For the last 5 years, my friend Mary Elings from the Bancroft Library and I have made a trip to upstate New York in the summer to teach a one week intensive 3-credit graduate class for the iSchool at Syracuse University (IST677 – Digitization in libraries, archives and museums). Every year, preparing for and teaching the class invites us to pause and reflect on how much has changed in just 12 months in the field of digitizing collections. While the main pillars in the outline of our from-the-cradle-to-the-grave syllabus remain, what we say about each topic changes considerably from year to year. Not surprisingly, we increasingly feel that we need to both impart current practice, while at the same time emphasizing new thinking in the field which challenges business as usual.
Luckily enough, Mary and I as a tag-team are well poised to take on that challenge. Mary predominantly reflects the local point of view of the professional who has to get things done in the here-and-now, while I predominantly reflect a global point of view of somebody who can afford to think about how things should adapt to the realities of our networked information economy. When we quibble, it isn’t just a disagreement, but an educational moment illustrating the times we live in; when it all comes together, it should read like the old bumper sticker as an exhortation to “Think global, act local,” as Mary pointed out to the students.
What follows is an impressionistic glance at the areas where I see a shift in what we talk about in class – in most instances, these are trends which I think will become more pronounced as we continue to teach the class.
Creating digital collections – we used to emphasize high-end digitization using digital camera backs; now we’re starting to talk about the potential advent of mass digitization for rare and unique materials.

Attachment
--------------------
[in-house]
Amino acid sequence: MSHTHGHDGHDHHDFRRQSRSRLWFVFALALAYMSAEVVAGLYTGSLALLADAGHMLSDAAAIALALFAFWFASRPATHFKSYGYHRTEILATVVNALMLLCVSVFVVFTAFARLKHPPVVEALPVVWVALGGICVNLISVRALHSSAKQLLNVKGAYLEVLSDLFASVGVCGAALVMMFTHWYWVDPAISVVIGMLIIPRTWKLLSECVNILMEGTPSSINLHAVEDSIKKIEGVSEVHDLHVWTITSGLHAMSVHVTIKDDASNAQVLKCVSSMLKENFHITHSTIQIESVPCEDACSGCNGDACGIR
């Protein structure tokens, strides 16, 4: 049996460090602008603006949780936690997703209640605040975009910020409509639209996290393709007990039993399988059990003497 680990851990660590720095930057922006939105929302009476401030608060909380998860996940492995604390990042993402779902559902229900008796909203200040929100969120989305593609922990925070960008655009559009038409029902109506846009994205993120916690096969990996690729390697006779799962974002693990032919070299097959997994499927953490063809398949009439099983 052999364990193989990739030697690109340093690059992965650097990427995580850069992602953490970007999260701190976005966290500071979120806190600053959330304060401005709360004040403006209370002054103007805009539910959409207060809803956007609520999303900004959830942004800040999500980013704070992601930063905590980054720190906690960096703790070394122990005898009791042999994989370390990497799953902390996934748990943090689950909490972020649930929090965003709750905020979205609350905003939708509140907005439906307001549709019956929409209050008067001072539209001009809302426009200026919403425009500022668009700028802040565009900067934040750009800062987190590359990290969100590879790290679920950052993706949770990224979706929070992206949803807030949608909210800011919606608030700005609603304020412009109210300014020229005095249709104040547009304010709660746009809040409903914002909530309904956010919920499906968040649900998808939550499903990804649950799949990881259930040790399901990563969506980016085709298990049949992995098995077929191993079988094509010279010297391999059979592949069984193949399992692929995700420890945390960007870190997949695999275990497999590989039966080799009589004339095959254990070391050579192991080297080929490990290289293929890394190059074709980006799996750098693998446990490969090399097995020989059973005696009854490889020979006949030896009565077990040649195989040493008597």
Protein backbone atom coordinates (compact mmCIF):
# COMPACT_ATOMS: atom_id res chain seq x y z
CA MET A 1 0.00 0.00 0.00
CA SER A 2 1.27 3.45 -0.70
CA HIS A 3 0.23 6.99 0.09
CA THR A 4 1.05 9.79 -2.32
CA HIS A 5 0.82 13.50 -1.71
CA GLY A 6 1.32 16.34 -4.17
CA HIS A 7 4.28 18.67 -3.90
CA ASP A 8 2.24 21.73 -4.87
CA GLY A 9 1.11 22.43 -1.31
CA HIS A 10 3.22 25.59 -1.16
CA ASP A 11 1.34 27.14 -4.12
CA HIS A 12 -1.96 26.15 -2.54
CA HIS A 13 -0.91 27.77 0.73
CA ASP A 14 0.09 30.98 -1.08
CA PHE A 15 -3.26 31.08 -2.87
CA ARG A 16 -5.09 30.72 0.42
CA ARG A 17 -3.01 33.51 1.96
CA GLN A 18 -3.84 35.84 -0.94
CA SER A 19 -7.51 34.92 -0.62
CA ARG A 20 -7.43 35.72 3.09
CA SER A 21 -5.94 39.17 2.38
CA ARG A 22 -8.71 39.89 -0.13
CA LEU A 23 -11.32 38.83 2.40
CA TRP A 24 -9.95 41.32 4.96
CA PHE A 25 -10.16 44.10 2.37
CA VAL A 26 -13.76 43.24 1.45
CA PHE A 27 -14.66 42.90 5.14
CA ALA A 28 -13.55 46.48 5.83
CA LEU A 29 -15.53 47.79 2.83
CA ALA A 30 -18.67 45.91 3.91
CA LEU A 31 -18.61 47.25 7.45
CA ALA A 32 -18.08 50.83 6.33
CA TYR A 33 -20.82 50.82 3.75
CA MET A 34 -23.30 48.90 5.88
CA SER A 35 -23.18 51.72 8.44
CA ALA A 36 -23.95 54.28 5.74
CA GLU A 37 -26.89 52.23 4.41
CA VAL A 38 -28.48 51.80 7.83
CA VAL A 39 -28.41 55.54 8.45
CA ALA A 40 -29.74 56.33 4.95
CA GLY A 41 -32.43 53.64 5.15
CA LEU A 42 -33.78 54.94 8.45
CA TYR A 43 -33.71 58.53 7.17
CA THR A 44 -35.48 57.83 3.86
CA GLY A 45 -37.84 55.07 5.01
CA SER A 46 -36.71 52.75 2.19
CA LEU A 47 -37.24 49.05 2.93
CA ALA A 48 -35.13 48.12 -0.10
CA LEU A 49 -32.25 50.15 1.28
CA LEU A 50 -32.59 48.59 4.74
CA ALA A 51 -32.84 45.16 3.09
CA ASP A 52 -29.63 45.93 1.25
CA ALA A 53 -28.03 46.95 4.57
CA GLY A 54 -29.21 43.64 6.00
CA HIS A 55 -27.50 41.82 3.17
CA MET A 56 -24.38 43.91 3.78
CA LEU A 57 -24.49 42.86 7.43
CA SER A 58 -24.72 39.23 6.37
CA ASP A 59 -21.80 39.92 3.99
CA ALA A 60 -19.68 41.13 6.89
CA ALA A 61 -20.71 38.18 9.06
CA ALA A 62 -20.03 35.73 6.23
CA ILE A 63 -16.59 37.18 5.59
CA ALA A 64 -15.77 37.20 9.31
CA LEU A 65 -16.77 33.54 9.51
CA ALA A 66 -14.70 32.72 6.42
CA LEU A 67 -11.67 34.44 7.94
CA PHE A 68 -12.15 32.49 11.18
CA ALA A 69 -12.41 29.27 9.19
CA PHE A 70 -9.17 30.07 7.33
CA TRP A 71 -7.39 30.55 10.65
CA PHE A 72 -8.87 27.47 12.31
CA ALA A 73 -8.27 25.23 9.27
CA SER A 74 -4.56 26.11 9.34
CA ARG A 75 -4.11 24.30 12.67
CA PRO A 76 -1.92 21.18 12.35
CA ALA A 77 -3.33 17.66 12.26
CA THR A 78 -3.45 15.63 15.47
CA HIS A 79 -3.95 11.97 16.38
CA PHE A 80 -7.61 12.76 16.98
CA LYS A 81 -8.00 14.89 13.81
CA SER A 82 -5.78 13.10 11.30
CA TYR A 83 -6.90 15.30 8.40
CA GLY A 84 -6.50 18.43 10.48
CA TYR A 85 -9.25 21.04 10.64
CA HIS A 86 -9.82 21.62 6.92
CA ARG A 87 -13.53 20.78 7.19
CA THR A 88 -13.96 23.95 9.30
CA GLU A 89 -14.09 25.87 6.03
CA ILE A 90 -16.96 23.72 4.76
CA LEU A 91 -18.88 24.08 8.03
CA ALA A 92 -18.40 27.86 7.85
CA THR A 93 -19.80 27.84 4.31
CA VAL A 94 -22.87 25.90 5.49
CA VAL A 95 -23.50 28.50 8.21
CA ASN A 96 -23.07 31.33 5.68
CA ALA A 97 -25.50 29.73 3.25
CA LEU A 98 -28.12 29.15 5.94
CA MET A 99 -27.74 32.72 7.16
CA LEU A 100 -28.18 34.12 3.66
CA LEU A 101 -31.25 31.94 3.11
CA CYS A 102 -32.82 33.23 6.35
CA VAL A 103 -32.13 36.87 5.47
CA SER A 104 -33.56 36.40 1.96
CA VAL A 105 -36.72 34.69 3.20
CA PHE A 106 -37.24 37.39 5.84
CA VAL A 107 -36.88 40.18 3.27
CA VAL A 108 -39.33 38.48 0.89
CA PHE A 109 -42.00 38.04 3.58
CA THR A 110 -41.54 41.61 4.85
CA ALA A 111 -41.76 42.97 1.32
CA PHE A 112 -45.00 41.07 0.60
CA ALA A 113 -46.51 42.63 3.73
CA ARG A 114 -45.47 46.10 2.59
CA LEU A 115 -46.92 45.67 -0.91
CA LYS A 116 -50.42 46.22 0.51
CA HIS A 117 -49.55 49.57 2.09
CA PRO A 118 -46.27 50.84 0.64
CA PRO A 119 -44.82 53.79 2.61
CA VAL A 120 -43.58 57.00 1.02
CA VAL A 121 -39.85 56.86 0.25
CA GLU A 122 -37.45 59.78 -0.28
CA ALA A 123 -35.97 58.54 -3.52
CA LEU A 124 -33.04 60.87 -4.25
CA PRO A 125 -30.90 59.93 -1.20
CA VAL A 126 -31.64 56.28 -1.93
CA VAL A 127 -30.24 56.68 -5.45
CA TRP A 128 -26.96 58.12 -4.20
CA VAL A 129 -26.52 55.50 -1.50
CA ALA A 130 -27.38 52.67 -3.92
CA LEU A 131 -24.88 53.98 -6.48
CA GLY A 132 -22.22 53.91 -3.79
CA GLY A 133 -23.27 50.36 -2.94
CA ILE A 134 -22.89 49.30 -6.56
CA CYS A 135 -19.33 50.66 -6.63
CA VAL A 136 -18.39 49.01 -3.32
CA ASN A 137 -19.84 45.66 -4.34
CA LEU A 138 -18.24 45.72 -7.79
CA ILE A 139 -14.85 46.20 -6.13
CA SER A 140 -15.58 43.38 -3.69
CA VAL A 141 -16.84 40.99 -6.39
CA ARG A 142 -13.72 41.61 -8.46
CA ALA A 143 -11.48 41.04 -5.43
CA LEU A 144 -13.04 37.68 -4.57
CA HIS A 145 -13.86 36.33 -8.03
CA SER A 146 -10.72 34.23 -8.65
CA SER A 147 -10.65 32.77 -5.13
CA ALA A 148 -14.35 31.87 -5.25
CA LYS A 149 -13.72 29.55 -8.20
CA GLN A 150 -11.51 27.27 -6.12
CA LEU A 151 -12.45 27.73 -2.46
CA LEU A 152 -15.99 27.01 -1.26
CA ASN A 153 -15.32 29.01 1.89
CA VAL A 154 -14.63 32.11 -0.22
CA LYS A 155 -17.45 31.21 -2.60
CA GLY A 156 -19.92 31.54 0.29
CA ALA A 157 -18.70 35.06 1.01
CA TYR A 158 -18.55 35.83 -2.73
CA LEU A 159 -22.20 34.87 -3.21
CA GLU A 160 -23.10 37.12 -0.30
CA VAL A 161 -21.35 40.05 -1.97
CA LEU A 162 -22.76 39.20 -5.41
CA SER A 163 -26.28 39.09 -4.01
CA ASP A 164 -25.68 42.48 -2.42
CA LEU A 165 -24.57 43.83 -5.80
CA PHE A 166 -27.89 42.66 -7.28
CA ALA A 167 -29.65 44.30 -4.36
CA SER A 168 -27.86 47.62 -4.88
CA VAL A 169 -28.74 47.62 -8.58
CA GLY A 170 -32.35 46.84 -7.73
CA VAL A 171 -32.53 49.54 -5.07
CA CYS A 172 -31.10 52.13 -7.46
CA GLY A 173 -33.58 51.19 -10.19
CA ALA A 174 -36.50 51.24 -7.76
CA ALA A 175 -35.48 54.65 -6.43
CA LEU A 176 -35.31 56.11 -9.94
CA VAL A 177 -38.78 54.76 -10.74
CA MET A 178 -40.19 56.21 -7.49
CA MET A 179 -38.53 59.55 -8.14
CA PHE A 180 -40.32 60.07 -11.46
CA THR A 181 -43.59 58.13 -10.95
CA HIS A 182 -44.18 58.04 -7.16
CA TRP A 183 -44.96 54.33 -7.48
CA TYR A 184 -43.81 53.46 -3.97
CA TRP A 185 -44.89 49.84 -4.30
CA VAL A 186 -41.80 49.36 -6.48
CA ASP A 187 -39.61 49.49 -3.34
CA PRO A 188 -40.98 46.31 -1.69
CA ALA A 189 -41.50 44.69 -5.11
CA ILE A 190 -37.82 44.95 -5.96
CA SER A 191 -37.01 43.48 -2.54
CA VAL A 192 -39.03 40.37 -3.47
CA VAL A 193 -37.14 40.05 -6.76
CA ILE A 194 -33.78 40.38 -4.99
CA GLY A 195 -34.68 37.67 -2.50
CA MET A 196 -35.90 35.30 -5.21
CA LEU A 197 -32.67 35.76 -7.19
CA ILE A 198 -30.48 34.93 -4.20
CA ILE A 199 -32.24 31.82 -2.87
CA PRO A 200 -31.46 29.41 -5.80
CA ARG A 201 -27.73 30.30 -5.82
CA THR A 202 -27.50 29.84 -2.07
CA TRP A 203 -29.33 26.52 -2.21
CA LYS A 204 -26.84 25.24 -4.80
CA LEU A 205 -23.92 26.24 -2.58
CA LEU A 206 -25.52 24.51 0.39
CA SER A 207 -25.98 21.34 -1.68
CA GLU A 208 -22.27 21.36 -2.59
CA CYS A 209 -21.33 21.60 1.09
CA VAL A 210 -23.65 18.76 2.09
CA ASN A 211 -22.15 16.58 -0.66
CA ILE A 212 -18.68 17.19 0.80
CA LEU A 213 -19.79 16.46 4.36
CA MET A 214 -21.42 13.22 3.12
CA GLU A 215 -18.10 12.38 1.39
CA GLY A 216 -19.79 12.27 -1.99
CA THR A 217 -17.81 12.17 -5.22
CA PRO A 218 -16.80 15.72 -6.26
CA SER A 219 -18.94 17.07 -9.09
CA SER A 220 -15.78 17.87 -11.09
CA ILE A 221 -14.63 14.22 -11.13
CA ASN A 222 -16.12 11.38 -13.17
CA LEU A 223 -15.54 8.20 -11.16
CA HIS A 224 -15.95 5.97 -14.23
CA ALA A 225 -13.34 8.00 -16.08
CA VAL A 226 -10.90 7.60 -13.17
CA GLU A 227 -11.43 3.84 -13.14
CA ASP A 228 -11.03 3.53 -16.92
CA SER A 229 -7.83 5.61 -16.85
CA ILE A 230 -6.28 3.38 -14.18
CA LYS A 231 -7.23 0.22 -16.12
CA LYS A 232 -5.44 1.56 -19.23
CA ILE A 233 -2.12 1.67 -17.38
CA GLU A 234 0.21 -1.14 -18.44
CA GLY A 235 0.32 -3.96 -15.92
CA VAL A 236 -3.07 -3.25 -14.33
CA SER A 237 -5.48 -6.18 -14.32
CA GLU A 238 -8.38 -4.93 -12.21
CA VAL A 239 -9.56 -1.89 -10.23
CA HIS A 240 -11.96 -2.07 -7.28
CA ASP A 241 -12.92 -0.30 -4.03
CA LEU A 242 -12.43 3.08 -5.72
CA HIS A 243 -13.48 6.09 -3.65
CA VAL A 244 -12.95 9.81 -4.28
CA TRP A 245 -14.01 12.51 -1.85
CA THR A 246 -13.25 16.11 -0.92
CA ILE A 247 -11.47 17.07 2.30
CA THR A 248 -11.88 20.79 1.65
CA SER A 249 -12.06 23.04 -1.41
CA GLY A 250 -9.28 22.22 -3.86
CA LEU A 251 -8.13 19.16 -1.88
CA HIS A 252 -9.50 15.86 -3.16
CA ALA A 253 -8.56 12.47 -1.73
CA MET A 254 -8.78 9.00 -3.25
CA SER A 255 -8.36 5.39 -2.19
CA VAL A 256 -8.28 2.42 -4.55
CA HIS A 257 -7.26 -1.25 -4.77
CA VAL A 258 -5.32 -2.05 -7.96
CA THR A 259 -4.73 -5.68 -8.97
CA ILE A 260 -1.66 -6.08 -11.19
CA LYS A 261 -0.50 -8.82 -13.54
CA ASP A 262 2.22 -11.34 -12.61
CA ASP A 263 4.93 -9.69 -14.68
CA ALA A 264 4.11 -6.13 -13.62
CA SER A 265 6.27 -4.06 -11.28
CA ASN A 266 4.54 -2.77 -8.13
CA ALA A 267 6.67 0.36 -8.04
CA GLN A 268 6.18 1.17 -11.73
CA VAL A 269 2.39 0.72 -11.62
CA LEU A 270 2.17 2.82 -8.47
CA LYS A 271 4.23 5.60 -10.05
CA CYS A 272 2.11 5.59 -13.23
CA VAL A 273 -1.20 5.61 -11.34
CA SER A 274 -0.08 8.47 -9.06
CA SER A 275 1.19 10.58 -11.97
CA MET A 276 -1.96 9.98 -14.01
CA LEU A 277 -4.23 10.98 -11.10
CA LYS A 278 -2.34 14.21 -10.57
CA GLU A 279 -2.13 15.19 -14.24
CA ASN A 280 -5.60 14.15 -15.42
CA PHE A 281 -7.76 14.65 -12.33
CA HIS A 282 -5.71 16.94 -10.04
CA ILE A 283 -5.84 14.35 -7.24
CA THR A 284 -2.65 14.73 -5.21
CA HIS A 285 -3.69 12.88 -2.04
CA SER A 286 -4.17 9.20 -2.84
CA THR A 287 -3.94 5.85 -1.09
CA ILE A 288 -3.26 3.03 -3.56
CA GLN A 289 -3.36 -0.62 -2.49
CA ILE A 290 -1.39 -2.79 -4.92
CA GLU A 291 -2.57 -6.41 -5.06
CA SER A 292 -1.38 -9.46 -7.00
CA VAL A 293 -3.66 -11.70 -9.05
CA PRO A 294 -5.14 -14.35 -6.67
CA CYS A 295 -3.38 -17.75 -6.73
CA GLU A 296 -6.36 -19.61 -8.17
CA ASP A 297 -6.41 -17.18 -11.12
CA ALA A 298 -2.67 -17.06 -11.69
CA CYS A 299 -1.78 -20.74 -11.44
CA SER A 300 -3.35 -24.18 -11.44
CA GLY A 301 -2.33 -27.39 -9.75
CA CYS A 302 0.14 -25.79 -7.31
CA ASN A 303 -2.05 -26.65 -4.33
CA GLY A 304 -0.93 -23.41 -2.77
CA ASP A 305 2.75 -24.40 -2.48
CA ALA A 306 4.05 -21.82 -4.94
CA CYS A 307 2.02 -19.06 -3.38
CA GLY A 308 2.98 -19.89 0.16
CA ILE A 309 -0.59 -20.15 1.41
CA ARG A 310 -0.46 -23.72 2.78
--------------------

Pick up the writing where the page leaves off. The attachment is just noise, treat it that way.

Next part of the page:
Describing the collection – five years ago, the biggest wow-factor in this area was showing students that the use of XML allows institutions to repurpose collections in a variety of interfaces and makes content portable; while this still impresses them, we’re now also incorporating ideas about how to better leverage authorities (for example through Terminology Services), and we discuss the role of user contributed content. As in all other areas, we use Shifting Gears [pdf] to point to the balance between what’s commensurate, and what’s overkill.
Disclosing the collection – we used to emphasize contributions to LAM community-built aggregations such as statewide digitization programs, licensed resources, subject based aggregations or OAI portals; now we’re starting to spend much more time thinking through the implications of the Flickr Commons or pointers to special collections on Wikipedia – in short, leveraging the infrastructure around us which we (as a community) haven’t built and don’t control. (In revisiting my slides about the community-built aggregations, I realized that a good number of them have had to weather major transitions lately, and some didn’t survive, which indicates that we still don’t know how to sustain those resources.)
Using digital collections – we used to emphasize the studies (such as this Wesleyan/NITLE report) which show that faculty by and large don’t teach from licensed or locally built collections; now we are starting to think more about what role the library could play, for example in helping faculty manage their own personal collections.
Preserving digital collections – while we still talk quite a bit about the usual suspect acronym soup (OAIS, METS, PREMIS, NISO Z39.87), we’re now also considering issues of the economics of digital preservation (as exemplified by the work of the NSF Blue Ribbon taskforce). We also acknowledge the impact of mass digitization on digital preservation, which leads to a re-thinking along the lines of Oya Rieger’s recommendations in a recent CLIR report, such as Seek Compromise to Balance Preservation and Access Requirements and Reassess Digitization Requirements for Archival Images.
In this way, the class acknowledges that established work processes are likely to continue while we explore new ways of serving our audiences. It is a balancing act professionals must manage, whether new to or veterans of the library profession. By bringing these issues to our class, we hope to encourage our students to think of libraries, archives and museums as a field rife with possibilities for those with creative minds!